Saturday, June 17, 2023

Your Call to Adventure

Living is rough, like traveling across the sea. One minute all is calm, but then the storm sets in, and we get thrown about as the waves force us dangerously close to the jagged rocks of the shoreline.

How can we cope with the ups and downs of life? Should we hide? Should we avoid challenges? Some of the best stories involve heroes who accept the call to adventure. They don't hide. They assess the risks and take on the challenges of life. We can do this too. If we keep a steady mind, develop a strong sense of self, and build inner peace, we can become the adventurers in our own story.

Accept the call to adventure. Be your own hero.

Thursday, January 19, 2023

Live as if your life is a gift

Imagine that you died this morning. All has come to an end. No more music; no more friendship or love; no more thought. It is gone. 

But, now imagine that by some miracle you are granted bonus time. You have your life back. How will you live it now? By arguing with strangers online? By spending countless hours at a job you don’t like? By obsessing over the accumulation of wealth? 

Perhaps a second chance would shift your focus to other priorities. Think about what they might be and live your life well.

Monday, January 16, 2023

Happiness - Short dialogue

OSCAR: Socrates, Socrates, slow down. Give me a chance to catch up. Where are you going in such a hurry?


SOCRATES: It is good to see you, my friend. I am on my way to listen to a political rhetorician. There is an election coming up, and I am eager to hear what the politicians have to say.


OSCAR: May I join you? I would like to talk.


SOCRATES: My fine fellow. You know I will never turn down an opportunity to dialogue. What’s on your mind?


OSCAR: I have been thinking about our recent conversations concerning happiness and wealth. You said that “money can’t buy happiness”, but I think that is not true. I think money can buy happiness.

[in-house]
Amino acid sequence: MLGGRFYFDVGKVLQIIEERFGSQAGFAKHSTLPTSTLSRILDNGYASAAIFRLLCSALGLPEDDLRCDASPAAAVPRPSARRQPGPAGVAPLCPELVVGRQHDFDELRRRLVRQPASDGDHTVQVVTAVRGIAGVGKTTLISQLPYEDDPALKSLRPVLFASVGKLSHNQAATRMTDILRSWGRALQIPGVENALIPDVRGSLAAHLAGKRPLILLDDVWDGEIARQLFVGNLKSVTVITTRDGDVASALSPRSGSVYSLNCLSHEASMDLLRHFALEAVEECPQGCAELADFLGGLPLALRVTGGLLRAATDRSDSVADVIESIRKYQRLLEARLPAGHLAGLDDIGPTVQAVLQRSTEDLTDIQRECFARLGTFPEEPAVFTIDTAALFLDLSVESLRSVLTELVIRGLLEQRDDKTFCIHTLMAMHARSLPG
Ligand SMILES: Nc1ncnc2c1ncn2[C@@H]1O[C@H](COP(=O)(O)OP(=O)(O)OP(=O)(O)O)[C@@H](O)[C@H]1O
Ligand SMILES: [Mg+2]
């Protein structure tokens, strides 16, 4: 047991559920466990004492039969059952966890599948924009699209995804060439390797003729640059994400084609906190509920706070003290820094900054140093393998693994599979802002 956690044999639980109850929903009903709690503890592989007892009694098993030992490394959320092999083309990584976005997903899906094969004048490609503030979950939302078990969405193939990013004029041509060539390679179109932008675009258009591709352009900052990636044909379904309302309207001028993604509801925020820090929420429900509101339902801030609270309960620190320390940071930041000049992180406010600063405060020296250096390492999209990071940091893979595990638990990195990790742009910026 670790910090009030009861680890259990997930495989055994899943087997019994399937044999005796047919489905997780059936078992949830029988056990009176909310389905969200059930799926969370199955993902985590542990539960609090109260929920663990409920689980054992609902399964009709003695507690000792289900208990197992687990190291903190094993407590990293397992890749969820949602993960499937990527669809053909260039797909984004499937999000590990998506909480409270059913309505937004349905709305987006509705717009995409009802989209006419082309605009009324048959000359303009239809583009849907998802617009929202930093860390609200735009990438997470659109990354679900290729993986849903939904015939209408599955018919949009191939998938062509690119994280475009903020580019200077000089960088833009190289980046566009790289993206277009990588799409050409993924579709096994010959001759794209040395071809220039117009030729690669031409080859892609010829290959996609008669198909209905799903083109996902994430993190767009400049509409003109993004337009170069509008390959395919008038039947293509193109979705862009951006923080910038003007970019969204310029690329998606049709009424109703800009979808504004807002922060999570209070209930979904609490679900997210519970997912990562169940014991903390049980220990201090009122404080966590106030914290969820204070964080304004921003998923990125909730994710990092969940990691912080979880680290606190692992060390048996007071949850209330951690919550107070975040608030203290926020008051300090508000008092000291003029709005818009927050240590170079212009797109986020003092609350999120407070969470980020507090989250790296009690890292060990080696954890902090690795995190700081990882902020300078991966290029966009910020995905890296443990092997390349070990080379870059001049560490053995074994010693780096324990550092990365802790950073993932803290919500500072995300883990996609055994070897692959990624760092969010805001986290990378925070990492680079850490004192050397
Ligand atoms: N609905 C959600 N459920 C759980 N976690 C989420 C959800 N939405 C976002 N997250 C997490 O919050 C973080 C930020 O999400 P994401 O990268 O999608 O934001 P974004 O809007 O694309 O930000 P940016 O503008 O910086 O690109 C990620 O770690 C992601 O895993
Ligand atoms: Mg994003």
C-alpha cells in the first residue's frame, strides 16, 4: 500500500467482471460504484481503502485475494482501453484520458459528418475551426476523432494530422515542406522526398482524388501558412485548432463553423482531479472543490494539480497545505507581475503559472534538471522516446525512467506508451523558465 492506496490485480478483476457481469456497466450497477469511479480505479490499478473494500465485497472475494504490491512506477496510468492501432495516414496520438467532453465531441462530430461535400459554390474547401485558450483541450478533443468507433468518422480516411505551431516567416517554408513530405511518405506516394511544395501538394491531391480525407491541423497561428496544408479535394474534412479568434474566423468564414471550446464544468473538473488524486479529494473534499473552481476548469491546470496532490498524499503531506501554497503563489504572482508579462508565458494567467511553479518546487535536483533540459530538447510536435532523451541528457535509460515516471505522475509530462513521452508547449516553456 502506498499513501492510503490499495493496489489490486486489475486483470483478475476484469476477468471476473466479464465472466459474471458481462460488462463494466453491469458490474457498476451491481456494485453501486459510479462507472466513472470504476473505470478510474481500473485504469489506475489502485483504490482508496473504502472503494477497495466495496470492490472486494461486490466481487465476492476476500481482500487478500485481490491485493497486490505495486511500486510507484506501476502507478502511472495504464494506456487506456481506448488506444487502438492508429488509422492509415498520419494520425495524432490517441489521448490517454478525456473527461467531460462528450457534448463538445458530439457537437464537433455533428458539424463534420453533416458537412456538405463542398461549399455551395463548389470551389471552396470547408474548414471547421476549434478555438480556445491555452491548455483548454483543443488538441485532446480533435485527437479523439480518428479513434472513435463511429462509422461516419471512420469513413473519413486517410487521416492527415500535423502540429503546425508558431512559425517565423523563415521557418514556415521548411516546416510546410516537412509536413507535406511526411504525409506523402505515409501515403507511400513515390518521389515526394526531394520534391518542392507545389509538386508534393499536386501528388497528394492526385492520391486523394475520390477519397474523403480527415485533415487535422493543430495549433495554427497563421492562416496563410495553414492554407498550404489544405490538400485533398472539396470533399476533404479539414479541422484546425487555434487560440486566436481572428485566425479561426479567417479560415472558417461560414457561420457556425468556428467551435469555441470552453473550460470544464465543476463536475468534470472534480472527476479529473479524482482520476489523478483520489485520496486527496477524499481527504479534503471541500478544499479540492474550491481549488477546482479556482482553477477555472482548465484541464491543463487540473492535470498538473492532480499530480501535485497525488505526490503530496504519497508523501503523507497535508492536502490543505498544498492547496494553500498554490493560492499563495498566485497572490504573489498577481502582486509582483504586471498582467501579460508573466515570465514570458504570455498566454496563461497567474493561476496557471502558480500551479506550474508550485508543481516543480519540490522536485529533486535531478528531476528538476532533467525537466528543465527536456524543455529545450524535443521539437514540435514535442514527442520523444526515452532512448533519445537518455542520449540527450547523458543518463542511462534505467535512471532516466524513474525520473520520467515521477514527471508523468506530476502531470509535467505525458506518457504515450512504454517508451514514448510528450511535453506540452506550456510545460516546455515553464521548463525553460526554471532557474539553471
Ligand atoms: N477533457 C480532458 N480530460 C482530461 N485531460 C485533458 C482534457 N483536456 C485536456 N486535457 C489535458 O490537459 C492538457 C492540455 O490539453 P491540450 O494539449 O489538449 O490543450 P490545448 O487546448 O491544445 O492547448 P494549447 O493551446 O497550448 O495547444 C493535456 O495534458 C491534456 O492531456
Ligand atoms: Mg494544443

SOCRATES: That is an interesting thought, Oscar. I would very much like to learn more. Can you provide an example to support your claim?


OSCAR: Certainly I can. I have bought a new TV, a phone, a laptop, a painting, a Lego model, and a great many other things that have made me happy.


SOCRATES: Would you mind showing me one of your products, so that I may see the happiness for myself?


OSCAR: Well, it so happens that I have one here in my backpack. I am taking it to show a friend.


[They stop walking and Oscar carefully pulls a Lego model from his bag]


OSCAR: Here you go, Socrates. Take a look at this model.


[Socrates examines the model]


SOCRATES: Can you confirm that this is an example of money buying happiness?


OSCAR: Yes, indeed it is.


SOCRATES: I must be blind in my old age. Can you please show me? Can you point to the happiness?


OSCAR: What do you mean?


SOCRATES: You claim that this is an example of happiness which you have bought with money. Well, where is it? All I see is a collection of plastic bricks. Can you point to the ‘happiness’ that you’ve purchased?


OSCAR: Are you acting deliberately foolish, Socrates? I can’t point to it. It’s a feeling. An experience. I felt a sense of happiness while working with the bricks.


SOCRATES: Is this feeling guaranteed when someone buys bricks?


OSCAR: No, of course not.


SOCRATES: Ah, I understand. So, would you agree that happiness is not a thing contained in the bricks. It comes from the person using the bricks—in this case, you?


OSCAR: It is as you say, Socrates.